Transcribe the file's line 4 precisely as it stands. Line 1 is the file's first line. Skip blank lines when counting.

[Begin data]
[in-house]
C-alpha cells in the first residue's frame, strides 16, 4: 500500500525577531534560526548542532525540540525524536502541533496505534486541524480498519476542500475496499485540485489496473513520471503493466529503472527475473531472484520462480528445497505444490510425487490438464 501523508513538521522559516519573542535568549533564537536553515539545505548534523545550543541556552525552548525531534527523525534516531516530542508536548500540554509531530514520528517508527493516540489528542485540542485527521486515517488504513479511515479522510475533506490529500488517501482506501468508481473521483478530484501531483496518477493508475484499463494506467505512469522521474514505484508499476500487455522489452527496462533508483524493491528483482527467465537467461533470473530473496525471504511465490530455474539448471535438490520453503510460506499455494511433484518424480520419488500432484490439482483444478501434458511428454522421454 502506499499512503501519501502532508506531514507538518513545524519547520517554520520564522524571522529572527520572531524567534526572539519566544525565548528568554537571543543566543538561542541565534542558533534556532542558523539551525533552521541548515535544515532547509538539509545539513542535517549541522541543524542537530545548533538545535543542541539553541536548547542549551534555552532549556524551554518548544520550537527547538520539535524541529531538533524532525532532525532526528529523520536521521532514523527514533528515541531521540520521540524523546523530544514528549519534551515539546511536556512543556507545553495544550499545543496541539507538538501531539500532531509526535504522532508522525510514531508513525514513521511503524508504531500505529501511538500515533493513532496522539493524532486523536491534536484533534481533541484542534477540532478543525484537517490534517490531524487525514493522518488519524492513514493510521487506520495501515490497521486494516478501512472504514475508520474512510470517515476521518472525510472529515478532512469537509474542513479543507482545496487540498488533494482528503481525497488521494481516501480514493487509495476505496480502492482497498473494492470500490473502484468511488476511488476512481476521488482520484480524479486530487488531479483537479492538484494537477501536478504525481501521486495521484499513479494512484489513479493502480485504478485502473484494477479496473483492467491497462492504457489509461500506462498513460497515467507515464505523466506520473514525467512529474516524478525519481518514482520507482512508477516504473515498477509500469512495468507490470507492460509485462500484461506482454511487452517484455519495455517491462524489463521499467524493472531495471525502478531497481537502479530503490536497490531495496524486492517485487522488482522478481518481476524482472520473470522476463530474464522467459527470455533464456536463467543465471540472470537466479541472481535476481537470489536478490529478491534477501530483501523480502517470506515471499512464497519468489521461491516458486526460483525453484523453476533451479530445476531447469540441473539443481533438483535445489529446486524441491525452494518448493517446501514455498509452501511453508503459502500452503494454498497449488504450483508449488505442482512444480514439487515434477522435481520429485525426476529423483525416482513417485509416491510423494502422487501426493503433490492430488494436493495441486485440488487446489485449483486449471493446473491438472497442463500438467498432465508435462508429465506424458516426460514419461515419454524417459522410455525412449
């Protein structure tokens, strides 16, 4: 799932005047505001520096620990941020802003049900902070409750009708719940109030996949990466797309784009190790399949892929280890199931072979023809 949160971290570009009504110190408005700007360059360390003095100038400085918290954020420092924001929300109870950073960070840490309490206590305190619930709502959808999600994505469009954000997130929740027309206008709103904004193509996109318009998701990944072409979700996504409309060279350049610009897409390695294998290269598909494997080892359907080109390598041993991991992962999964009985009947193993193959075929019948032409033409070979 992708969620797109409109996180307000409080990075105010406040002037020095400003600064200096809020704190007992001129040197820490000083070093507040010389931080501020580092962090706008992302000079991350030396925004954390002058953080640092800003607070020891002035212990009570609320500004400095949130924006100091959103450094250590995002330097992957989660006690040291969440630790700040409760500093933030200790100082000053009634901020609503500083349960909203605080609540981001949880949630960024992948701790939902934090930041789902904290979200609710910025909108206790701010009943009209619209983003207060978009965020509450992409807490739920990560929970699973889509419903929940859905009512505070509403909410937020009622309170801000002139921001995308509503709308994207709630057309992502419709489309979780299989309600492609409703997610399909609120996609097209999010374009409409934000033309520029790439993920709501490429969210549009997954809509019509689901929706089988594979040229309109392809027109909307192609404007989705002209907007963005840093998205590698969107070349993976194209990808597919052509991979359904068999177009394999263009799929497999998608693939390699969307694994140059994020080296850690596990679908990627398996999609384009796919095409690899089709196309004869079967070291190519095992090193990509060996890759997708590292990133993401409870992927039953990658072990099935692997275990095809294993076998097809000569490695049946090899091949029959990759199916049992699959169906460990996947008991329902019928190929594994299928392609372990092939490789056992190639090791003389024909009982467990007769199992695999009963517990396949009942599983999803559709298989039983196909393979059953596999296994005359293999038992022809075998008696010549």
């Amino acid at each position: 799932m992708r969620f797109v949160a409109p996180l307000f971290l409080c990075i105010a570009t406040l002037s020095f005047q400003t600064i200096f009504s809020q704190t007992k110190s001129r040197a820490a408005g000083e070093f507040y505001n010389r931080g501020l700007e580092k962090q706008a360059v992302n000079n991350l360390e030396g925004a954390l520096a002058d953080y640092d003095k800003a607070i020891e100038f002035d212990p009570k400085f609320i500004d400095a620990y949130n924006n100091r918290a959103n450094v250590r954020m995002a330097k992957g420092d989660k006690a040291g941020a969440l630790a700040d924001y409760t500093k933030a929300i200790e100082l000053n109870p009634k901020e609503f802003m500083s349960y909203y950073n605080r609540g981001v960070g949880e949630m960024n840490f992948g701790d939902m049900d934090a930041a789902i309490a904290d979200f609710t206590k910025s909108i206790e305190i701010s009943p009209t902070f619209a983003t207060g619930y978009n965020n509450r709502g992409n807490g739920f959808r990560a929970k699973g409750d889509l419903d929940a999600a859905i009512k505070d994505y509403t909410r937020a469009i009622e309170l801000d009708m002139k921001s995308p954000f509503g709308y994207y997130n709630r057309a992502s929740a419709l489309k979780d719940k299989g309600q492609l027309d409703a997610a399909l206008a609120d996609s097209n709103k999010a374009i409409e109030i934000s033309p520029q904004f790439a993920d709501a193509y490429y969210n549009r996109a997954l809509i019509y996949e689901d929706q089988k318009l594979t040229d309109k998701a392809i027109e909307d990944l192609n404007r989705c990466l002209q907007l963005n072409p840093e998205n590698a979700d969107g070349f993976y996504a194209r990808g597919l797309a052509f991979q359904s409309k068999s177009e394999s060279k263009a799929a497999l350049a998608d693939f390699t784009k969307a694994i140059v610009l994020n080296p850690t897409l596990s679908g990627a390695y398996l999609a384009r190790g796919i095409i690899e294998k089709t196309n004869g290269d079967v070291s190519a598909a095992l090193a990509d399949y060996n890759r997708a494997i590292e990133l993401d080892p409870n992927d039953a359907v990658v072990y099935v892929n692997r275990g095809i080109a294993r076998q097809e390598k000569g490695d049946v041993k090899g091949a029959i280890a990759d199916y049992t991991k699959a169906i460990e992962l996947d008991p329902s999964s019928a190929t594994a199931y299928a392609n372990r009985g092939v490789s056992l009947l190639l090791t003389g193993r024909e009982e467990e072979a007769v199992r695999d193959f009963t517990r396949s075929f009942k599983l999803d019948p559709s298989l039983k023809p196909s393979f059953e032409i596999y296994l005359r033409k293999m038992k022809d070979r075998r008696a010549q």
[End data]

């Amino acid at each position: 799932m992708r969620f797109v949160a409109p996180l307000f971290l409080c990075i105010a570009t406040l002037s020095f005047q400003t600064i200096f009504s809020q704190t007992k110190s001129r040197a820490a408005g000083e070093f507040y505001n010389r931080g501020l700007e580092k962090q706008a360059v992302n000079n991350l360390e030396g925004a954390l520096a002058d953080y640092d003095k800003a607070i020891e100038f002035d212990p009570k400085f609320i500004d400095a620990y949130n924006n100091r918290a959103n450094v250590r954020m995002a330097k992957g420092d989660k006690a040291g941020a969440l630790a700040d924001y409760t500093k933030a929300i200790e100082l000053n109870p009634k901020e609503f802003m500083s349960y909203y950073n605080r609540g981001v960070g949880e949630m960024n840490f992948g701790d939902m049900d934090a930041a789902i309490a904290d979200f609710t206590k910025s909108i206790e305190i701010s009943p009209t902070f619209a983003t207060g619930y978009n965020n509450r709502g992409n807490g739920f959808r990560a929970k699973g409750d889509l419903d929940a999600a859905i009512k505070d994505y509403t909410r937020a469009i009622e309170l801000d009708m002139k921001s995308p954000f509503g709308y994207y997130n709630r057309a992502s929740a419709l489309k979780d719940k299989g309600q492609l027309d409703a997610a399909l206008a609120d996609s097209n709103k999010a374009i409409e109030i934000s033309p520029q904004f790439a993920d709501a193509y490429y969210n549009r996109a997954l809509i019509y996949e689901d929706q089988k318009l594979t040229d309109k998701a392809i027109e909307d990944l192609n404007r989705c990466l002209q907007l963005n072409p840093e998205n590698a979700d969107g070349f993976y996504a194209r990808g597919l797309a052509f991979q359904s409309k068999s177009e394999s060279k263009a799929a497999l350049a998608d693939f390699t784009k969307a694994i140059v610009l994020n080296p850690t897409l596990s679908g990627a390695y398996l999609a384009r190790g796919i095409i690899e294998k089709t196309n004869g290269d079967v070291s190519a598909a095992l090193a990509d399949y060996n890759r997708a494997i590292e990133l993401d080892p409870n992927d039953a359907v990658v072990y099935v892929n692997r275990g095809i080109a294993r076998q097809e390598k000569g490695d049946v041993k090899g091949a029959i280890a990759d199916y049992t991991k699959a169906i460990e992962l996947d008991p329902s999964s019928a190929t594994a199931y299928a392609n372990r009985g092939v490789s056992l009947l190639l090791t003389g193993r024909e009982e467990e072979a007769v199992r695999d193959f009963t517990r396949s075929f009942k599983l999803d019948p559709s298989l039983k023809p196909s393979f059953e032409i596999y296994l005359r033409k293999m038992k022809d070979r075998r008696a010549q």